14 tips to prepare you for the Career Fair

Career Fair Colorado State UniversityWith CSU's Career Fair set for Sept. 23 and 24 in the Lory Student Center Grand Ballroom, we thought it would be a great time to offer some tips and tricks that'll prepare you for the real world. Before the Career Fair

  • Clarify your goals and know why the career fair can benefit you.
  • Prepare a resume to give to employers. Stop by the Career Center’s Resume Rush or Drop-Ins to have your resume reviewed by a professional.
  • Prepare a 30 second to one-minute introduction to share with employers to demonstrate your knowledge of the organization and to express your interest in them. Think of questions you would like to ask the employer.
  • Create your own business cards.
  • Schedule a Mock Interview with the Career Center.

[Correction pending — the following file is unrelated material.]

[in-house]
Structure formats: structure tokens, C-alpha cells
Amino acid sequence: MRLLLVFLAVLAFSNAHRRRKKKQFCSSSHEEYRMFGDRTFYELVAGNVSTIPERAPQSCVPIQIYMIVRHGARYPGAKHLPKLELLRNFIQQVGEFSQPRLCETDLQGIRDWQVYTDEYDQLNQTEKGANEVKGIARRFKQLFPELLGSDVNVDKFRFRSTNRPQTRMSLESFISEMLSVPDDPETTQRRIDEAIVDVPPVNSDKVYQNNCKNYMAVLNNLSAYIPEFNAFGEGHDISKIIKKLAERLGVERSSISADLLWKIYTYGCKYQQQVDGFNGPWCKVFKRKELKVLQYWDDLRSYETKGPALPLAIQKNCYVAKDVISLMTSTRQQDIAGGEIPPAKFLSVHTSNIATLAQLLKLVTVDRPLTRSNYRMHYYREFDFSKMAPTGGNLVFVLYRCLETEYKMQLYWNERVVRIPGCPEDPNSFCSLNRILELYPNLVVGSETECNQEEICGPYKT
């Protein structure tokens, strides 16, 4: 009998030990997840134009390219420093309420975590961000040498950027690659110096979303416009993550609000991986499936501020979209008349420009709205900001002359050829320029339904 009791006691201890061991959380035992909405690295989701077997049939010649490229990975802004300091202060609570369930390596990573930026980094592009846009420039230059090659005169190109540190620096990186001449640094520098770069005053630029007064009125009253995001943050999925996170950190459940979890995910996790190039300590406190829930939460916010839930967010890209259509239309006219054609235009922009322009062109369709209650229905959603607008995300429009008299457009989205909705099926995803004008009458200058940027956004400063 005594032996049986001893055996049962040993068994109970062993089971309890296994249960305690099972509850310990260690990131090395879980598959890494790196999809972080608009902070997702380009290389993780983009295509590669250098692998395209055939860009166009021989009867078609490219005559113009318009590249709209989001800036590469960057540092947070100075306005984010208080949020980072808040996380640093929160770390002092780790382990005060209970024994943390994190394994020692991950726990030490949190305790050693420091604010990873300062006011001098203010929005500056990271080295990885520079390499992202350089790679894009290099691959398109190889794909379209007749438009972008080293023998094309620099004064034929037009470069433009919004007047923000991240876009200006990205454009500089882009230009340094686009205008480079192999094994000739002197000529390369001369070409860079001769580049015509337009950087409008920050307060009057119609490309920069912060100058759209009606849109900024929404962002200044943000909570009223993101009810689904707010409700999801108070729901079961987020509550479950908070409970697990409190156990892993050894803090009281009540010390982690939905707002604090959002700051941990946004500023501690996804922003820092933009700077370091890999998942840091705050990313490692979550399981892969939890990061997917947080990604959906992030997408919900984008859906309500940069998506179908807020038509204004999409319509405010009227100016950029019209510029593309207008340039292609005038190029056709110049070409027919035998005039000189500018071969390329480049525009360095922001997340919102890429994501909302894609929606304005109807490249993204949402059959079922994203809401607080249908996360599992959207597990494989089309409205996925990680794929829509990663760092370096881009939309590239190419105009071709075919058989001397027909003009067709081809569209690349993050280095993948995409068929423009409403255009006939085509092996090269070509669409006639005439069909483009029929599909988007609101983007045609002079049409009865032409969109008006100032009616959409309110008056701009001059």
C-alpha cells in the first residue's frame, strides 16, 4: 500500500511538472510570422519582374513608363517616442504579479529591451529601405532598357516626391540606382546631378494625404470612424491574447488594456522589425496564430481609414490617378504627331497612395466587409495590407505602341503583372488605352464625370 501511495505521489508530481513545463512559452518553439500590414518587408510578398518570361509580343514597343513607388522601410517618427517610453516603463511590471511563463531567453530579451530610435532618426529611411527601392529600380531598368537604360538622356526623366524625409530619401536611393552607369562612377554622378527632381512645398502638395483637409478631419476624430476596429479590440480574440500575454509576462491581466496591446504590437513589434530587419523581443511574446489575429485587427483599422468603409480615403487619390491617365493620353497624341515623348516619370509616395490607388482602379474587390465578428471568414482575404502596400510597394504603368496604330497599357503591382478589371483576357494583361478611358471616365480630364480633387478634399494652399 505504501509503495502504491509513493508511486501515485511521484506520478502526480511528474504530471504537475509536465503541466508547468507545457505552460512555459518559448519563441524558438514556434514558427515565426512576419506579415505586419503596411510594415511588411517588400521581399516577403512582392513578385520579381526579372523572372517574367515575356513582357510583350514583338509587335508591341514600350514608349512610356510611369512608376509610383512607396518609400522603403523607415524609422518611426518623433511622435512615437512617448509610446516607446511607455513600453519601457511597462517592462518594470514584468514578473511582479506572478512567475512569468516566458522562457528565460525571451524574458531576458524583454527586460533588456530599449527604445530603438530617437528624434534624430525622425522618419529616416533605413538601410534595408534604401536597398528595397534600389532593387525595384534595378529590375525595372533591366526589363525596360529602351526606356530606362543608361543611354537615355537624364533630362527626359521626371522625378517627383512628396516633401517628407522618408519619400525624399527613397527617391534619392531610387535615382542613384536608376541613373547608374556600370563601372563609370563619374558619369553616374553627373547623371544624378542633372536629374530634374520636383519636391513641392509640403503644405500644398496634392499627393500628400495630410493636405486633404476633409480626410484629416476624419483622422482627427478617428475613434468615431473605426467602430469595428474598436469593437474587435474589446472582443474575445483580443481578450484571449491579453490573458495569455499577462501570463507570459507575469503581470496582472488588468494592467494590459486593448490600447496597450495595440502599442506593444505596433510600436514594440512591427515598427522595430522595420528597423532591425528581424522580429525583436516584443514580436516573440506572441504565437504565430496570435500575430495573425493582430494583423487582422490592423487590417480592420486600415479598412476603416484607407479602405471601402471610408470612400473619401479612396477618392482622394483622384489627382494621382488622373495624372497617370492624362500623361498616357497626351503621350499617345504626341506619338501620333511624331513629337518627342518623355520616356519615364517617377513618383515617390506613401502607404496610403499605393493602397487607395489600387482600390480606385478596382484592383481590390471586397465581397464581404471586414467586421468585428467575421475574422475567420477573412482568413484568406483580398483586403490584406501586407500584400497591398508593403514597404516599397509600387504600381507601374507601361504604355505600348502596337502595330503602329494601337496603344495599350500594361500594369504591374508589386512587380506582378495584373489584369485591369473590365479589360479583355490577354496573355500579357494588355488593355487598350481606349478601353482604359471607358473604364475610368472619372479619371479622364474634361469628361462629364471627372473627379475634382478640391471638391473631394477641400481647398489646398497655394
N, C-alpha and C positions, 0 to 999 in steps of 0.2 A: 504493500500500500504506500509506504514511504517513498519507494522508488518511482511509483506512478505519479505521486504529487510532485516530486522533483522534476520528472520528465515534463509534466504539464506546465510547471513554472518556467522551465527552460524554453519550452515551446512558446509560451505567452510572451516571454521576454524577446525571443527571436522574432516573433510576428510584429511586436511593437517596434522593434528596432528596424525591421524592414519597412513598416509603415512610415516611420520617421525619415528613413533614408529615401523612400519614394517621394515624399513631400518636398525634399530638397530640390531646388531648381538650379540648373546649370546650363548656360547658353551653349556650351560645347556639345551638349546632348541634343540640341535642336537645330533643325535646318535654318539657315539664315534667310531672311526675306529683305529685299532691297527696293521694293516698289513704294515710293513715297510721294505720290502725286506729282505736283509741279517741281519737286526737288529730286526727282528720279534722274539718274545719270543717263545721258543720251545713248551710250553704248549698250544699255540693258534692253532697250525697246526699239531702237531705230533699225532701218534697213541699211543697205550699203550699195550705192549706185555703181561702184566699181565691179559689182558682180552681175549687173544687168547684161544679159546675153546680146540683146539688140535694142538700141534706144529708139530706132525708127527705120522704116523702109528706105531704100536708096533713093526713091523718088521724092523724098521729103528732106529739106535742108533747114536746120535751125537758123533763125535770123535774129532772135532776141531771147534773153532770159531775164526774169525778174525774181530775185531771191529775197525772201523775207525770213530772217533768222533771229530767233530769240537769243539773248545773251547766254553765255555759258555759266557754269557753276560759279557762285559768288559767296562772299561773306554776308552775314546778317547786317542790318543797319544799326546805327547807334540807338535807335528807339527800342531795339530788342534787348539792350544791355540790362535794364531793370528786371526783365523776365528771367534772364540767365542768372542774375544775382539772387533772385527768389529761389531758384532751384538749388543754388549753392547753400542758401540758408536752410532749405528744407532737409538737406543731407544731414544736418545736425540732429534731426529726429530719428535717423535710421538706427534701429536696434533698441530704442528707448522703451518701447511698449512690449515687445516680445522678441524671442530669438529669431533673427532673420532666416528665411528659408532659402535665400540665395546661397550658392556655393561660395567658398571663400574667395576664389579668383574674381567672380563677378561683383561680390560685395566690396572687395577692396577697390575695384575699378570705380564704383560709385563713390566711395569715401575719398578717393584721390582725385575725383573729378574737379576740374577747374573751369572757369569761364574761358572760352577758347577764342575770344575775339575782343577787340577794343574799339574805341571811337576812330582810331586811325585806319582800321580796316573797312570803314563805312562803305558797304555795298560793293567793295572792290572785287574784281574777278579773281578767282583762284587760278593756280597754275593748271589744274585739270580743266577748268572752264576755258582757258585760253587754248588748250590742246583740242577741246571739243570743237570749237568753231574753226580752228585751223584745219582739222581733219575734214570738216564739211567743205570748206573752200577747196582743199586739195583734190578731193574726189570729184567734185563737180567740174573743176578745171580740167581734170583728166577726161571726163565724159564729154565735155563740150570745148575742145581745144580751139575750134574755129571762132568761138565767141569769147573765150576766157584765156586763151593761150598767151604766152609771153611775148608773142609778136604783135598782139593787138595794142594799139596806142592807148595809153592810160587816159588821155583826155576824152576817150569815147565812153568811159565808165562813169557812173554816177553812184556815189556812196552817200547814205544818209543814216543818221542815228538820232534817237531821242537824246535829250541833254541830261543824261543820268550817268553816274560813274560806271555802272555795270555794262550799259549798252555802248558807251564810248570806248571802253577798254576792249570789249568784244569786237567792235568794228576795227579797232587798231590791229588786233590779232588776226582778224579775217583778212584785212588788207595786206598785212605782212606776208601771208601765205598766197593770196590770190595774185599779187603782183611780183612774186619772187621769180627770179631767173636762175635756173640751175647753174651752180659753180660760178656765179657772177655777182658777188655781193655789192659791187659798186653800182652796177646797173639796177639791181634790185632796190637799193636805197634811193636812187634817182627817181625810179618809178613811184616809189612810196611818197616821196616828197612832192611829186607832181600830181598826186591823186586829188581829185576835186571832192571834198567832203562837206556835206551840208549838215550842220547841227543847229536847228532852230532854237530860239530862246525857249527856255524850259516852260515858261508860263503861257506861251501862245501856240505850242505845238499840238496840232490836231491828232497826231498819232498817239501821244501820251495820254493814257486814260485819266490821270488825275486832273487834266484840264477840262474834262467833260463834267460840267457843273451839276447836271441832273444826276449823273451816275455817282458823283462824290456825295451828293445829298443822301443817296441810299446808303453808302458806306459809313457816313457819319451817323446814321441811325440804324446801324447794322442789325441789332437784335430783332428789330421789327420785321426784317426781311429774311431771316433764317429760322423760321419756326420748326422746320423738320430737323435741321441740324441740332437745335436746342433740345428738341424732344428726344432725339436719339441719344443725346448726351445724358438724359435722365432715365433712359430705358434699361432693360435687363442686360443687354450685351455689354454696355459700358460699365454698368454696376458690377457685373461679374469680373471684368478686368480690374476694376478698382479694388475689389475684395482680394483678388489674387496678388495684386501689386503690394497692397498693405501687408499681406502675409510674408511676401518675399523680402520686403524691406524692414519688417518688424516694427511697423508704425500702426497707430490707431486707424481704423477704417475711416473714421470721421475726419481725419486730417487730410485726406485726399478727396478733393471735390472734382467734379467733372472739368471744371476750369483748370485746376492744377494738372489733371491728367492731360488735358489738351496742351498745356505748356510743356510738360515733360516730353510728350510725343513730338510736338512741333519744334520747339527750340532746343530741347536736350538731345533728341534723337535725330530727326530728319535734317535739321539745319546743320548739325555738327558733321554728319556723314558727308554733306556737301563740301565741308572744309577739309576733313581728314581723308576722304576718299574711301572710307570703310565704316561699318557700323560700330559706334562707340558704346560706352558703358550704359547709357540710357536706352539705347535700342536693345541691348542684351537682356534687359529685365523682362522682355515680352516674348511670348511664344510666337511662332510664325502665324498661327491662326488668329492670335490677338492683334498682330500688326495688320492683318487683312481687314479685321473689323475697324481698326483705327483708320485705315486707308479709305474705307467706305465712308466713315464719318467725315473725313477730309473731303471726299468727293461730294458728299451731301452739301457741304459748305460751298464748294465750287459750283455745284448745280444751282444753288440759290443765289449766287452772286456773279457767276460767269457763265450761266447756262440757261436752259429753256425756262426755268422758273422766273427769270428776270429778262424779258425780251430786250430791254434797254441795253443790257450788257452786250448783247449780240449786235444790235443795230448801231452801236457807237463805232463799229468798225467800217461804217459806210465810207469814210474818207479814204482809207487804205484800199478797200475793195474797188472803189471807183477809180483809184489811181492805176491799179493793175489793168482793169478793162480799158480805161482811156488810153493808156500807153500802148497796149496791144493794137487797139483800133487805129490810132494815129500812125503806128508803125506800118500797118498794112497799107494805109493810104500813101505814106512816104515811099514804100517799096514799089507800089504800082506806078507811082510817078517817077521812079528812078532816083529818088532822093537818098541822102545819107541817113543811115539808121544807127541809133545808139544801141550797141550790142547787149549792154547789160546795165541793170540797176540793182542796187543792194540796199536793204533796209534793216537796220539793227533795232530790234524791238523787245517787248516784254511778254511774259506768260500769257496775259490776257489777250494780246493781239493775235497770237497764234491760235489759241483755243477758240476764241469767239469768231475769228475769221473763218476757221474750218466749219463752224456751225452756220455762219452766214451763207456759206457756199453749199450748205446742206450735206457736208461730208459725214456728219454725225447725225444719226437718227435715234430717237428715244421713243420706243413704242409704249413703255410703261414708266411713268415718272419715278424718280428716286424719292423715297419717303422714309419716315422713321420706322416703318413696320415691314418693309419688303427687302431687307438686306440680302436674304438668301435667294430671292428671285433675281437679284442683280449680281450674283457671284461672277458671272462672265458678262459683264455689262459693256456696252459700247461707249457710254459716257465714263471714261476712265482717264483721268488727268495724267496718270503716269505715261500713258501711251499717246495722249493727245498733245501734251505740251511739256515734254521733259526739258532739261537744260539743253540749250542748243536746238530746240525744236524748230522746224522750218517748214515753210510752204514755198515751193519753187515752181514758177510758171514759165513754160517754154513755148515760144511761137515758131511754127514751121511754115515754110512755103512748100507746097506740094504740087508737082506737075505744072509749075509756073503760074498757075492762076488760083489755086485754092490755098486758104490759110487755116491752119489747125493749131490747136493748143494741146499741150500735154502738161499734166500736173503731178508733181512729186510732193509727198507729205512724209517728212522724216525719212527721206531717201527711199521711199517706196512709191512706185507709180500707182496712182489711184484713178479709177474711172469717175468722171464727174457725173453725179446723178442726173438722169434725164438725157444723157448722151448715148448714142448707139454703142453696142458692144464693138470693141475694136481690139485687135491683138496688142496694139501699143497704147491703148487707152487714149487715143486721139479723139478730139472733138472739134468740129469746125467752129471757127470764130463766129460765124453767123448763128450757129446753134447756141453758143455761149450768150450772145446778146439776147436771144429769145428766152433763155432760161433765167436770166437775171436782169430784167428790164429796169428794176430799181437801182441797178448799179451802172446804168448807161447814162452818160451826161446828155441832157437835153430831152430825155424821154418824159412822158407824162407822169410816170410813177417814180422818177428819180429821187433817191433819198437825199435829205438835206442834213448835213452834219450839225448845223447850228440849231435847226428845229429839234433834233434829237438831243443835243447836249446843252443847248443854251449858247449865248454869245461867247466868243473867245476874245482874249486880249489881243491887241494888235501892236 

At the Career Fair
  • Dress and look professional.
  • Maintain good eye contact, shake hands firmly and speak clearly and concisely.
  • Show enthusiasm and interest by asking pertinent questions.
  • Present an organized and targeted resume.
  • Don't hesitate to approach a representative or join a group already in progress.
  • Feel free to take notes.
After the Career Fair
  • Ask for the employer's business card and inquire as to how you should best follow-up.
  • If you have received any special information or attention, send a thank you note.
  • Take the initiative for effective, timely and appropriate follow-up.
*Tips provided by the Career Center. New this year New to this year's Career Fair is the CSU Career Fair app, which can help you navigate the fair using your mobile device. Students can filter employers by majors, job function, or position type.

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Be 'A' part of tradition